The Dilemma of Teaching Islam to Contemporary Youth

Category: Articles, Faith, Featured, Society | Topic: children, islam, youth | Values: education | Views: 6,572 | Comments: none

“Train your children with a training different from your training, because they have been created for a period different from yours" [Sayyidna ‘Ali]

Muslim youth are under the hammer of two extremes; forced to live in virtually two different worlds. In homes; which are culturally Muslim, and in an environment outside the home, which tends to be challenging in many ways as well as Islamophobic in some circumstances. Youth fail to understand where they belong. Whatever they hear in many Mosques may seem meaningless to them in their daily lives, while in the real world they are exposed to the pressures of multiculturalism, assimilation and peer-pressures. The result is that they suffer from Identity Crises. Identity, we must remember, is vitally important for self-esteem and self-esteem is so crucial for mental, emotional and personality development. 

The home and madrasah/school atmosphere has a significant impact on the youth’s attitude towards Islam. I focus here on 7 facets that need our attention:

1. Too often when parents/teachers think about talking to their children about Islam, they concentrate on the ritual of the five pillars. They expect teachers at school/madarasah to teach their children how to make salaah and memorize some short Qur’anic surahs. These are important, but don’t forget that Islam is a total way of life; not mere memorization and ritual. Many children know how to pray; very few feel the need to pray, fewer still understand its importance. Quite a large number of children know how to read the Qur’an. Only a few read the Qur’an in order to understand it and fewer still in order to find solutions.

2. Many parents grew up in areas where colonizing rulers maintained schools for acquiescence. That is, pupils were taught to merely repeat exactly what the teacher told them. If the test question asked for 3 reasons why you pray, the answer had to be the exact three reasons that the teacher had told them in class. In the process, personal understanding is undermined.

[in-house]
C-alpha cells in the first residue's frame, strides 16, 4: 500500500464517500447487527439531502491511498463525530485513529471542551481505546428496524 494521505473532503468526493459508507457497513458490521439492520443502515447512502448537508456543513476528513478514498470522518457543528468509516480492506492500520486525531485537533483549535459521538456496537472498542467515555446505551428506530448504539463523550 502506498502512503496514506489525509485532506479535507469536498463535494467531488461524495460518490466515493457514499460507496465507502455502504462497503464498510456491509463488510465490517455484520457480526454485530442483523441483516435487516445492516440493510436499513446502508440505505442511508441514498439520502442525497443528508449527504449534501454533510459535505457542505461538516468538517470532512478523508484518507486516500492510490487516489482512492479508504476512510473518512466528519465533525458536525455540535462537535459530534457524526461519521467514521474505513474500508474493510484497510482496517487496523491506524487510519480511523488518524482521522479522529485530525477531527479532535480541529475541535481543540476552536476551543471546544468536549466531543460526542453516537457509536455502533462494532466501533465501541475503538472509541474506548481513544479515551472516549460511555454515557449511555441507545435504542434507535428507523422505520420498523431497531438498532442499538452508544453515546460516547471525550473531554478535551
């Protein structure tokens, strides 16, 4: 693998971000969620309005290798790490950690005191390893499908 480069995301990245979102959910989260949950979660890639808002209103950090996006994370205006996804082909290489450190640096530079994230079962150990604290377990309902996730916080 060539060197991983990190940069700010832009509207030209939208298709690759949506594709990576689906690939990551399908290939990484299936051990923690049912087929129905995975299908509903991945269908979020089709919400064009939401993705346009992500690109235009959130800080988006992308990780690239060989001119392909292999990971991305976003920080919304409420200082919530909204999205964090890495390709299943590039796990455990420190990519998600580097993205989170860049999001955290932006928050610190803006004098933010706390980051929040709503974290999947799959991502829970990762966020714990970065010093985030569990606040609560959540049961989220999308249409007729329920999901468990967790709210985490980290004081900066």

3. Throughout much of the Muslim world, Islamic education itself has been, so to speak, self-imitative for centuries. A teacher is expected to teach what he was taught, using the same methods by which he was taught. Hence it is extremely difficult to get most Islamic Studies and Arabic teachers to look at any textbook other than the textbook from which they learned, or to consider any change in the method which might speed up the pupils’ learning and enhance their understanding.

4. The pupil is not supposed to think; he is supposed to accept everything without questioning. {If students do question, they questions are mistaken as a rebellion.} 

5. The prevalence of the Fear and Guilt approach is still prevalent. Instead of seeing the world as an opportunity, it is seen as a trap; instead of enjoying the gifts of life, everything is seen through the prism of ‘haraam‘; instead of basking in the mercy of Allah, we are gripped in fear of God… This approach is most counter productive and often achieves the very result we are trying to avoid. Stressing the negative makes the child want to avoid anything to do with the religion. Children grow up thinking that it is religion that keeps one from enjoying life. The notion of wanting and having the best of this world and the best in the Hereafter is undercut.

6. Our children’s first experience of Islam is based almost entirely on the memorization of many sounds and words of unknown meaning, of actions of unknown significance and of facts of no obvious relevance to the question of what is Islam and what does it mean to be a Muslim. This is after all the way most born Muslims are taught Islam, and they tend to feel it is the only way in which it can be passed on to the next generation. The children are therefore naturally under the impression that Islam is something you memorize and hopefully are able to repeat when asked. 

7. Learning “Islamic Studies” has often normally helped the growing child to understand much. It has not given him any insight and he was not encouraged to ask questions. By the time he reaches teen age he is quite likely to drop the subject and because of a lack of affinity to the subject, he tends to grow up as a virtual “religious illiterate.” Little wonder why so many Muslims have such little understanding of Islam despite having spent much time attending classes on Islam. 

Parents/Guardians have the basic responsibility of providing the young ones a loving family circle, a nurturing and protective home, a good name, good education, health care and preparation for independent life (marriage, work, responsibility …). The duty now is to ensure that the content and method of teaching be practical and relevant.


Shaykh Sadullah Khan is the Director of Impower Development International


Leave a Reply